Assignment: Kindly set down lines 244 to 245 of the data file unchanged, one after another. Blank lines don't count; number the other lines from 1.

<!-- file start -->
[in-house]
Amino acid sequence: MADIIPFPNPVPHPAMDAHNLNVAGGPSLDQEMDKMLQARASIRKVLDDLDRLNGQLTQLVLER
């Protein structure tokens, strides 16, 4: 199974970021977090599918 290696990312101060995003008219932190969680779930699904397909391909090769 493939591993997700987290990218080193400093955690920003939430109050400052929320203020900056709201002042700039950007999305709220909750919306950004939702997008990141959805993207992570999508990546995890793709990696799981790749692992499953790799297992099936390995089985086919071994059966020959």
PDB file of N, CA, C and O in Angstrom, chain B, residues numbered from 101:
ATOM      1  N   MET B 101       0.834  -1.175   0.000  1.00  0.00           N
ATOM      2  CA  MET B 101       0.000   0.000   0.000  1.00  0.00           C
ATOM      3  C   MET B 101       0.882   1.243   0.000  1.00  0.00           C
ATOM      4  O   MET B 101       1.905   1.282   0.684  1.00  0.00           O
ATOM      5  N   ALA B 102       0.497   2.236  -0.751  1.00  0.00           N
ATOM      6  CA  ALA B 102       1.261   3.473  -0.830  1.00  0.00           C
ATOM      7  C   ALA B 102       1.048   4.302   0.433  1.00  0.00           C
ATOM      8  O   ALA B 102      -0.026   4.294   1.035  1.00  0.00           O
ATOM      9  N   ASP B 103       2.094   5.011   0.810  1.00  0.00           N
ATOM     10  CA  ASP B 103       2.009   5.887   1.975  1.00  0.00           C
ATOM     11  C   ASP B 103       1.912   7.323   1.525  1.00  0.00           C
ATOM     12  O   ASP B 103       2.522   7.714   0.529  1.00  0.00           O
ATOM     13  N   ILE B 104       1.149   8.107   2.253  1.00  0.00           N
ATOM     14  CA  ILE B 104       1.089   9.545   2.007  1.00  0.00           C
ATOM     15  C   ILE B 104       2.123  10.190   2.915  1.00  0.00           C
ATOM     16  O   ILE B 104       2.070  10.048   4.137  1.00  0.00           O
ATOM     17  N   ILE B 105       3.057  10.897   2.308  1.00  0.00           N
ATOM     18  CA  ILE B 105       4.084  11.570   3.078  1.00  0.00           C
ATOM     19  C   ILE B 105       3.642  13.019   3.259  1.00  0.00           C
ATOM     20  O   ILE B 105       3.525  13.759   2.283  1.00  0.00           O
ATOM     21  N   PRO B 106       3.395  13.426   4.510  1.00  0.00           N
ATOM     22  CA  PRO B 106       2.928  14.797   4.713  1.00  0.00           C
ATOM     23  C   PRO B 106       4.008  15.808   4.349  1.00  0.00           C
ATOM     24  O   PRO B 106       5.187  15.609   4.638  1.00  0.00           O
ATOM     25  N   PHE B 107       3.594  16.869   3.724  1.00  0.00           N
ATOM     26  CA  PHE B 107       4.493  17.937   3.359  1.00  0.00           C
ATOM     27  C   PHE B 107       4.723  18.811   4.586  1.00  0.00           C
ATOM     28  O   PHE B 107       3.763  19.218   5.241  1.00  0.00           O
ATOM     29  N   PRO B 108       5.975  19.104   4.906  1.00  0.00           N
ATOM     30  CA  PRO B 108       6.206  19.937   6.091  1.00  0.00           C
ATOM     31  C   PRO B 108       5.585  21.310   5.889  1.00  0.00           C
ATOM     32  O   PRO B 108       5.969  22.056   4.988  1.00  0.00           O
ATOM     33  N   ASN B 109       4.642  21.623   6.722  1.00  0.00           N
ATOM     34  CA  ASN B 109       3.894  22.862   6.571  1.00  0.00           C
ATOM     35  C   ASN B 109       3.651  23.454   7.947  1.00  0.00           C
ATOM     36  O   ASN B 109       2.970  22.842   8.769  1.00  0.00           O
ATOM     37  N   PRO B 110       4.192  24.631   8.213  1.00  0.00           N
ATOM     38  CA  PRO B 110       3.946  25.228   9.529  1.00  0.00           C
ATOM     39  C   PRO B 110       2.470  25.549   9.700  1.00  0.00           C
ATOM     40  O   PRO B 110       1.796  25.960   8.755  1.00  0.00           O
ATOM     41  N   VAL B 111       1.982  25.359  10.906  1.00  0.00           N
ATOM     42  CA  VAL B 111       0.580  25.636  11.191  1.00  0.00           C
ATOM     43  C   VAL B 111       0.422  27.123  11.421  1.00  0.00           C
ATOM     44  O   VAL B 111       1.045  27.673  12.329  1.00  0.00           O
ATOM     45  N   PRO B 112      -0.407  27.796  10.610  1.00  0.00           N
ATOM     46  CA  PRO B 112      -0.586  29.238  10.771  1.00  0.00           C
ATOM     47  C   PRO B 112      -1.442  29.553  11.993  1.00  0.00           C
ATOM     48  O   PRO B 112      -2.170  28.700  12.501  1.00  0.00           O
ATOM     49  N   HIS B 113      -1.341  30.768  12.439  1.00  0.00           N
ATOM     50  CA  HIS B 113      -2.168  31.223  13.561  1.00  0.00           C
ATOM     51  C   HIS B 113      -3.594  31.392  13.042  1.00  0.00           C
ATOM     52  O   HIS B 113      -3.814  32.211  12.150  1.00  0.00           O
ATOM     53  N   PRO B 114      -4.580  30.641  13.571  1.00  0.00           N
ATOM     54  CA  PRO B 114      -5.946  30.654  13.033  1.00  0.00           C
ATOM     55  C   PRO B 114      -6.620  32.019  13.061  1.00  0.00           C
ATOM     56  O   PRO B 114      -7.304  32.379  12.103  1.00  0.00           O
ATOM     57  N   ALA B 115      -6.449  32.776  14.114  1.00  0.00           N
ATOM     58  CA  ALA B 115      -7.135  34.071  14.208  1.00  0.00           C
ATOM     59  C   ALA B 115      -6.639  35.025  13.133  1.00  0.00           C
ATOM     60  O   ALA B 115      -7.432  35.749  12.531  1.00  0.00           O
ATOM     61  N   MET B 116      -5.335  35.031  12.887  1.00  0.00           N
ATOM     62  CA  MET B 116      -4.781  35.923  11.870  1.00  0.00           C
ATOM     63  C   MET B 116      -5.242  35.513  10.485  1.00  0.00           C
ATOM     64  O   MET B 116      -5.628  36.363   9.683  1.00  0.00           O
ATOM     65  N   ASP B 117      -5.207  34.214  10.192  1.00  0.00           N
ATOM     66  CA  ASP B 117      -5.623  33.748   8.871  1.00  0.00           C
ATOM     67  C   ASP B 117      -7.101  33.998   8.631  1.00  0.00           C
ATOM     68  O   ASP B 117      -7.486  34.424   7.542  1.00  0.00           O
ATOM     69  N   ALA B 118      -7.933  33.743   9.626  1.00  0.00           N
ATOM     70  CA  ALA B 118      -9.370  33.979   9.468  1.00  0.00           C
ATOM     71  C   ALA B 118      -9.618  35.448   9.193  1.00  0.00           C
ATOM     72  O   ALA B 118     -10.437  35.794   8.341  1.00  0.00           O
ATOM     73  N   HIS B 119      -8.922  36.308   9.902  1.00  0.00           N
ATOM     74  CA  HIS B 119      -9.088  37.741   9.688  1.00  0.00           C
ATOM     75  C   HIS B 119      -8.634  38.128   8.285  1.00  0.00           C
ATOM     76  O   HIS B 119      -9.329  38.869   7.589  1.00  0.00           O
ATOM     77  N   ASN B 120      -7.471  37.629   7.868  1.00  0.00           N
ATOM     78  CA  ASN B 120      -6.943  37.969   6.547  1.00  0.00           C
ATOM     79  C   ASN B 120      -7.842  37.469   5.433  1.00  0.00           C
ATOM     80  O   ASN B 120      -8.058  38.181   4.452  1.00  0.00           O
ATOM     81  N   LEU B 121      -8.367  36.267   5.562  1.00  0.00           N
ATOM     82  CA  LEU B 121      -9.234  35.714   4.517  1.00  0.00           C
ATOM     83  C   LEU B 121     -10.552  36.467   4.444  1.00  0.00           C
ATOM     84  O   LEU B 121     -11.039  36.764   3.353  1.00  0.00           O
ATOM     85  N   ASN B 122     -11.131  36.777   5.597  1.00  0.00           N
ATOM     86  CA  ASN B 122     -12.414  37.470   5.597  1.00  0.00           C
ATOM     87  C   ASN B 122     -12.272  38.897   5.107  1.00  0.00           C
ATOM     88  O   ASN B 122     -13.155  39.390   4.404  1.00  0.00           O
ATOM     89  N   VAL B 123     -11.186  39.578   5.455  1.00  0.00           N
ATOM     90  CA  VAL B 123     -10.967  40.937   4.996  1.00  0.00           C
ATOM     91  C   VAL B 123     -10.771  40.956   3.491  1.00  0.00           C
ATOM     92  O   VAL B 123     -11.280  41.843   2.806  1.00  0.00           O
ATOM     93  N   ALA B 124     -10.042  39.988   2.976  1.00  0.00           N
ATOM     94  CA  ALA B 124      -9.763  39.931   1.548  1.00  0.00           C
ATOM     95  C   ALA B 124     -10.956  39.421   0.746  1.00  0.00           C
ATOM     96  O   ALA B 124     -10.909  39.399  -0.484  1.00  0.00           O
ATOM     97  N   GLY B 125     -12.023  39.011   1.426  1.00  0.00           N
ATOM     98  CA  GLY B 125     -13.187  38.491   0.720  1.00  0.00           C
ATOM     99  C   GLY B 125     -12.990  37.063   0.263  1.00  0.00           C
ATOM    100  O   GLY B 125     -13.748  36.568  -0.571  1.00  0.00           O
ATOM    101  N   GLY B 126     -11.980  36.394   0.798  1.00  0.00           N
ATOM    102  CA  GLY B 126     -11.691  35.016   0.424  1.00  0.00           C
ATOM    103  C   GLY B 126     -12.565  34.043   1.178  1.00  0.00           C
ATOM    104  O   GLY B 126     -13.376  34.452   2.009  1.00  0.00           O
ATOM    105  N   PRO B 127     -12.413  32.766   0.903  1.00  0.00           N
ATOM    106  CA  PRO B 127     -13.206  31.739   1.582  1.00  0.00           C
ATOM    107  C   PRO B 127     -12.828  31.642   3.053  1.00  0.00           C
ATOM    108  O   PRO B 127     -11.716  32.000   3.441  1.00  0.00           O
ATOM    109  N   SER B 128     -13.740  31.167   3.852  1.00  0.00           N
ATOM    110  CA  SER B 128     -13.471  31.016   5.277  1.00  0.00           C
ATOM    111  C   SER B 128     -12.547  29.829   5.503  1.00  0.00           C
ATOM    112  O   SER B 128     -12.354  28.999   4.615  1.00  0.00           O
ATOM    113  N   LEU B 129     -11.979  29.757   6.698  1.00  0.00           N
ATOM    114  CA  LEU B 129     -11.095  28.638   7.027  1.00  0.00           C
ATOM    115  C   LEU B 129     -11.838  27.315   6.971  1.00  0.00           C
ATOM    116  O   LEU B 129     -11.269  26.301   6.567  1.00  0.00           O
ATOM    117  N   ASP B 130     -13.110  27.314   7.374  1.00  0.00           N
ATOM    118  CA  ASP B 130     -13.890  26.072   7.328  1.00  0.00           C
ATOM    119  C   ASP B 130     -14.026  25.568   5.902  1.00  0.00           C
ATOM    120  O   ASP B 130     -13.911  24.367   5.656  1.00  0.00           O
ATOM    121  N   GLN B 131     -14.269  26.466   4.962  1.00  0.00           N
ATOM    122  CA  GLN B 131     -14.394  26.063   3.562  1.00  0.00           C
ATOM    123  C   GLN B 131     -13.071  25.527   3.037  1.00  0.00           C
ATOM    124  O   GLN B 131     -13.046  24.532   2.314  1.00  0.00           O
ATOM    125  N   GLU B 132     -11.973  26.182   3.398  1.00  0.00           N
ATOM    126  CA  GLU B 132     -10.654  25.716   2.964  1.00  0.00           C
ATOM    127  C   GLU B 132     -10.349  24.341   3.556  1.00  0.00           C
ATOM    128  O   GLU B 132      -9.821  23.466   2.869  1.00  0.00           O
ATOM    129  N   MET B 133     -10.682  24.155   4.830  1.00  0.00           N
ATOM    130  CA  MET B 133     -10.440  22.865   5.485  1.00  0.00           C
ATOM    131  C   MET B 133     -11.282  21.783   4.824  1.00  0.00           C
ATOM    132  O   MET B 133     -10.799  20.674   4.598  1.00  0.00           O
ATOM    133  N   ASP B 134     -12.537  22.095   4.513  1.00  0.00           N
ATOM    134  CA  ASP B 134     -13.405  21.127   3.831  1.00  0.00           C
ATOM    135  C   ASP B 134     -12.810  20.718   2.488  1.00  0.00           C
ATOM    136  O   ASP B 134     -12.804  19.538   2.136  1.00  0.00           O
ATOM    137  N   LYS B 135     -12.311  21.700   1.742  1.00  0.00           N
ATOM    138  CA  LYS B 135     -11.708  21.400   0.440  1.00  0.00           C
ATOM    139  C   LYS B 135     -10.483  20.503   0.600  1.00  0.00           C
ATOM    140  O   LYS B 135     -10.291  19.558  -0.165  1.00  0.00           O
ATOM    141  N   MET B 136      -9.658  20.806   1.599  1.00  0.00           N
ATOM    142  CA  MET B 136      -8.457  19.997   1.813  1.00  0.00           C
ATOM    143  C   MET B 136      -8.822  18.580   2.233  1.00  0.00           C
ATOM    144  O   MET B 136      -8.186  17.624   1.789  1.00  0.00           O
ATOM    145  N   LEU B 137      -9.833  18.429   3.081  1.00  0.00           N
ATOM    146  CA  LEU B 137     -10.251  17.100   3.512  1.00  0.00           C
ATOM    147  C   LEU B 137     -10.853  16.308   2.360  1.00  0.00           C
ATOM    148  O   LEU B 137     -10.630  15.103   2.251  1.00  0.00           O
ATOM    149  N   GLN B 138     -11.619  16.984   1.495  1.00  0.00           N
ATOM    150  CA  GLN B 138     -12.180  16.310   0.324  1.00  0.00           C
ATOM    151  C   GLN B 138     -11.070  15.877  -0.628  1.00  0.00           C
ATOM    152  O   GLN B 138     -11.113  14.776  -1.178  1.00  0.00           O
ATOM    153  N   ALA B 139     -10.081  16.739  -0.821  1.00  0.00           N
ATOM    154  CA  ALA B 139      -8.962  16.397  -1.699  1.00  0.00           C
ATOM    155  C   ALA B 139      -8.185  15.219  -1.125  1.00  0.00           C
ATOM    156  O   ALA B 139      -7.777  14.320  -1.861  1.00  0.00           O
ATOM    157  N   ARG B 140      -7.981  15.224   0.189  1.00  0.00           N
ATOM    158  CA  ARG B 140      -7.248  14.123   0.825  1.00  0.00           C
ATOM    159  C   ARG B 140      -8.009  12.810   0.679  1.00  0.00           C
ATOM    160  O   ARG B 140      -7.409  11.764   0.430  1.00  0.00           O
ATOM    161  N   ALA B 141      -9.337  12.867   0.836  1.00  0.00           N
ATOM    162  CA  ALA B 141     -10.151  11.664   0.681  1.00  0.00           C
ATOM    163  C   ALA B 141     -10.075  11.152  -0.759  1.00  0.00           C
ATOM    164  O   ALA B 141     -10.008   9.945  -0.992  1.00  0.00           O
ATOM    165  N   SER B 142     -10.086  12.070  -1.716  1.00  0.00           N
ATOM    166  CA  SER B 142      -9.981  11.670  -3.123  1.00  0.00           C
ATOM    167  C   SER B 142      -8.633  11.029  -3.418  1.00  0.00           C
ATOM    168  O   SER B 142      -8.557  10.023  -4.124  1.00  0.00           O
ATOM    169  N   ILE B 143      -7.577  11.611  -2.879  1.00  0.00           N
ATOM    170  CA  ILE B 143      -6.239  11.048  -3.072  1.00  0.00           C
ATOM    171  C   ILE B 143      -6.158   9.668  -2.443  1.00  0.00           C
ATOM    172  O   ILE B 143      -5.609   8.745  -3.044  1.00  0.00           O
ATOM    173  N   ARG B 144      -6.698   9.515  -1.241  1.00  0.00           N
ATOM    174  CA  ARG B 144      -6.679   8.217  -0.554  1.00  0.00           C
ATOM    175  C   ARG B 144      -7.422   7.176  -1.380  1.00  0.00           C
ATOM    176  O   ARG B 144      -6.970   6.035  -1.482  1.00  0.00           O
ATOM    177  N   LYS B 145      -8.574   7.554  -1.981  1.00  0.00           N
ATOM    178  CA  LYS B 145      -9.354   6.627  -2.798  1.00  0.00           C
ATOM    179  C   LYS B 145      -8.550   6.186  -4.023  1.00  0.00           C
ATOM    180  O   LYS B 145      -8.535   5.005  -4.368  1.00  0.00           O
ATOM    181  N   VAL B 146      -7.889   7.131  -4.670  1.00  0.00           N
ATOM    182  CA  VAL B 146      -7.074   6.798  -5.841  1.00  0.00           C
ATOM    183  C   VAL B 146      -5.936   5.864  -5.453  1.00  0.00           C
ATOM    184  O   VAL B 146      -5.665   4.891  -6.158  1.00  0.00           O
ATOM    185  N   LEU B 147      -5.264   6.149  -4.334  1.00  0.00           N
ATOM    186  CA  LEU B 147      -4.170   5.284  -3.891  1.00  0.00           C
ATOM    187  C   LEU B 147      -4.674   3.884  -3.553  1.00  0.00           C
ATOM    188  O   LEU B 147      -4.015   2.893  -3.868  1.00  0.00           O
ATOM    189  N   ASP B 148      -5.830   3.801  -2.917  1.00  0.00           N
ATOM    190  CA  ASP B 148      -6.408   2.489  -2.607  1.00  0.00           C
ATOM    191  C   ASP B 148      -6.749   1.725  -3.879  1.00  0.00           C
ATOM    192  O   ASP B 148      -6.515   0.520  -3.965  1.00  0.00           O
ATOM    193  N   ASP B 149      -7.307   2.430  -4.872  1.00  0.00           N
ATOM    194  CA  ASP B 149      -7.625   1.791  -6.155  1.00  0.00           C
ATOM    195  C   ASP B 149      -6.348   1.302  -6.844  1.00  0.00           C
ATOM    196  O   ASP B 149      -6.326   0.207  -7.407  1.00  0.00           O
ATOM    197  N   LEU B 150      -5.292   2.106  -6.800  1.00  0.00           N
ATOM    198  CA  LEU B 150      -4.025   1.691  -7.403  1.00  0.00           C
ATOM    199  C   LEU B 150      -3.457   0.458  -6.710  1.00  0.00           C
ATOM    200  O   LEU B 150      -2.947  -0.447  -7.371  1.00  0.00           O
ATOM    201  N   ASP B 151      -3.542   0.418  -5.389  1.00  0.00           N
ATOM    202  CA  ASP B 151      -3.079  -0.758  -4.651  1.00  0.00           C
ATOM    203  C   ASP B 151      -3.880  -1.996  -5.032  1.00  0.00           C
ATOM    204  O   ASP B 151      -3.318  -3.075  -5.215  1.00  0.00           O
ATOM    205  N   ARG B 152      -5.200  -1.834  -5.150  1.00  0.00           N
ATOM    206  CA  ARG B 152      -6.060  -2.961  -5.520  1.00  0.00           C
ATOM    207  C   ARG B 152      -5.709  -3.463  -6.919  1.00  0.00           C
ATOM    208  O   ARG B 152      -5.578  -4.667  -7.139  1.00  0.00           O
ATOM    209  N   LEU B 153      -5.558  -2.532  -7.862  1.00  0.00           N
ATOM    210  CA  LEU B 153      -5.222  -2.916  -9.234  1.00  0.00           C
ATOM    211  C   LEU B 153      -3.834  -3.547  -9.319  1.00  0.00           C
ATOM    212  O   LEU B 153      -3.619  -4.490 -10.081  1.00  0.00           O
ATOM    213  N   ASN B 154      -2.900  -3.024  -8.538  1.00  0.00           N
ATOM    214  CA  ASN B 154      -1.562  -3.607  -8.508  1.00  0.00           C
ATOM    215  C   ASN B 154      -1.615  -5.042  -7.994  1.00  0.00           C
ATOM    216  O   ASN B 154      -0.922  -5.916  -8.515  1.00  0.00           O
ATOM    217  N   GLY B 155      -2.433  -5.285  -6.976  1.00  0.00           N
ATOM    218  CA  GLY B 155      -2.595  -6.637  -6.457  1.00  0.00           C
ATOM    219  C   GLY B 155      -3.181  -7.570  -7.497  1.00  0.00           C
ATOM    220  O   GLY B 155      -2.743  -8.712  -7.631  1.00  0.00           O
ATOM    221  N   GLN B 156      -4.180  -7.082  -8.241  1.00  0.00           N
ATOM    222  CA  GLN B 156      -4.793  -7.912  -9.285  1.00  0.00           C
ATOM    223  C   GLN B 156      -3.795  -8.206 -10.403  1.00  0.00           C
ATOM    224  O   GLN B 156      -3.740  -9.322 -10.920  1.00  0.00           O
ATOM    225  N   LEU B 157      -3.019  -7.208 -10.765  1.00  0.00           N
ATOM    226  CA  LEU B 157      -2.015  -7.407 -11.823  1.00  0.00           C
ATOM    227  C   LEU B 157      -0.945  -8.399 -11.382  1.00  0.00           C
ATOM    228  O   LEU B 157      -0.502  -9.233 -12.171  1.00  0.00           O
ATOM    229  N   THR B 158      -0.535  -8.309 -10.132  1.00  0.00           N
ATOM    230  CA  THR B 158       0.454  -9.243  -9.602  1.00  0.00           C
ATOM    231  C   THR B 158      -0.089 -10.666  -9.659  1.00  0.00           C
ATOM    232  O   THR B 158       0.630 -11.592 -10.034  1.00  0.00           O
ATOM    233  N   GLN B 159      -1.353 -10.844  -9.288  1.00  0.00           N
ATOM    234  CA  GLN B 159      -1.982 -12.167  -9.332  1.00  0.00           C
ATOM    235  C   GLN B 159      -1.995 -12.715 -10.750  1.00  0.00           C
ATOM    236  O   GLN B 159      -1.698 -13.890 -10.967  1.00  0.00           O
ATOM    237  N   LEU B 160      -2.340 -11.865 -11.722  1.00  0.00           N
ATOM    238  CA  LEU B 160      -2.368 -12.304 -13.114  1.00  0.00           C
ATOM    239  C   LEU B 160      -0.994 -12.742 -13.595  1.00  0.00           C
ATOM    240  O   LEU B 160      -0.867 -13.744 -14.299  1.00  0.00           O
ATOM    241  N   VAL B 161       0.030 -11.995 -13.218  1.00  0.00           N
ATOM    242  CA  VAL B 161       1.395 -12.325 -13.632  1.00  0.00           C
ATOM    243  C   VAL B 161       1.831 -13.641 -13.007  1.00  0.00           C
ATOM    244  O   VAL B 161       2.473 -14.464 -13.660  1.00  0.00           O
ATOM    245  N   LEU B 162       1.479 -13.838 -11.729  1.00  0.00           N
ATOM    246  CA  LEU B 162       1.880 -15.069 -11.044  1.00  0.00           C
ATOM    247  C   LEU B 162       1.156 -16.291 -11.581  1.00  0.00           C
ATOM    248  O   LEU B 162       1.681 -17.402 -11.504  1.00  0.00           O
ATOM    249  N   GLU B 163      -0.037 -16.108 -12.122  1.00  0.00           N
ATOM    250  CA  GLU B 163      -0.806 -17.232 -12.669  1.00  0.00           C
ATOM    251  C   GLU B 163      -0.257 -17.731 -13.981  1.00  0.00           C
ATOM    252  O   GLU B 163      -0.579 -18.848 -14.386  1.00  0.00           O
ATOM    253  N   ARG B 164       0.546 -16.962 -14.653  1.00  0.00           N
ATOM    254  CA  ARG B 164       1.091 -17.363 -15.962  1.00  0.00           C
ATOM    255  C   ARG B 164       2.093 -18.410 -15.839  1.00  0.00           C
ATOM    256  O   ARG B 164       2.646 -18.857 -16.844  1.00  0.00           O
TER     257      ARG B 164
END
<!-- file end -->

ATOM    240  O   LEU B 160      -0.867 -13.744 -14.299  1.00  0.00           O
ATOM    241  N   VAL B 161       0.030 -11.995 -13.218  1.00  0.00           N